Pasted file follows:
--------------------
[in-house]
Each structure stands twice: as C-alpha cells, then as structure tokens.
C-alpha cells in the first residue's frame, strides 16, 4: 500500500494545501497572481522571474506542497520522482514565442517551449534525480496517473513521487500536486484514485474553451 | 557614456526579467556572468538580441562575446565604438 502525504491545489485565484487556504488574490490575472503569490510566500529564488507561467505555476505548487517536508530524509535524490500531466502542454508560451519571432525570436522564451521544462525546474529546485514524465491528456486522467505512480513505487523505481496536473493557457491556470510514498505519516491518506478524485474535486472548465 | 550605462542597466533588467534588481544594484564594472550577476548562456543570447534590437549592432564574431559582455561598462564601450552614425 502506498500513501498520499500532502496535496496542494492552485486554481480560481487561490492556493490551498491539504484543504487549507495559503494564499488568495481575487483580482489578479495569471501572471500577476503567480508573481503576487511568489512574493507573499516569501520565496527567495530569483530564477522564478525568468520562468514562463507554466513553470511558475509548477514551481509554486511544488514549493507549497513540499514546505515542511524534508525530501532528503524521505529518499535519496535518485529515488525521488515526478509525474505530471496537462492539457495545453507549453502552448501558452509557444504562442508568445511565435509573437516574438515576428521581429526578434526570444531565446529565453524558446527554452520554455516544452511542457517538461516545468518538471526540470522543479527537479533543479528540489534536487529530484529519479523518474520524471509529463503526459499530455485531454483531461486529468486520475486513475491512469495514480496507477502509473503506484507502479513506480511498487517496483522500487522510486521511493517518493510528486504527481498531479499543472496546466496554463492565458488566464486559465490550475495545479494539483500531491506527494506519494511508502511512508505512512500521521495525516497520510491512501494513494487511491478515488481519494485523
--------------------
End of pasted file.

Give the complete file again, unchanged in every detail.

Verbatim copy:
[in-house]
Each structure stands twice: as C-alpha cells, then as structure tokens.
C-alpha cells in the first residue's frame, strides 16, 4: 500500500494545501497572481522571474506542497520522482514565442517551449534525480496517473513521487500536486484514485474553451 | 557614456526579467556572468538580441562575446565604438 502525504491545489485565484487556504488574490490575472503569490510566500529564488507561467505555476505548487517536508530524509535524490500531466502542454508560451519571432525570436522564451521544462525546474529546485514524465491528456486522467505512480513505487523505481496536473493557457491556470510514498505519516491518506478524485474535486472548465 | 550605462542597466533588467534588481544594484564594472550577476548562456543570447534590437549592432564574431559582455561598462564601450552614425 502506498500513501498520499500532502496535496496542494492552485486554481480560481487561490492556493490551498491539504484543504487549507495559503494564499488568495481575487483580482489578479495569471501572471500577476503567480508573481503576487511568489512574493507573499516569501520565496527567495530569483530564477522564478525568468520562468514562463507554466513553470511558475509548477514551481509554486511544488514549493507549497513540499514546505515542511524534508525530501532528503524521505529518499535519496535518485529515488525521488515526478509525474505530471496537462492539457495545453507549453502552448501558452509557444504562442508568445511565435509573437516574438515576428521581429526578434526570444531565446529565453524558446527554452520554455516544452511542457517538461516545468518538471526540470522543479527537479533543479528540489534536487529530484529519479523518474520524471509529463503526459499530455485531454483531461486529468486520475486513475491512469495514480496507477502509473503506484507502479513506480511498487517496483522500487522510486521511493517518493510528486504527481498531479499543472496546466496554463492565458488566464486559465490550475495545479494539483500531491506527494506519494511508502511512508505512512500521521495525516497520510491512501494513494487511491478515488481519494485523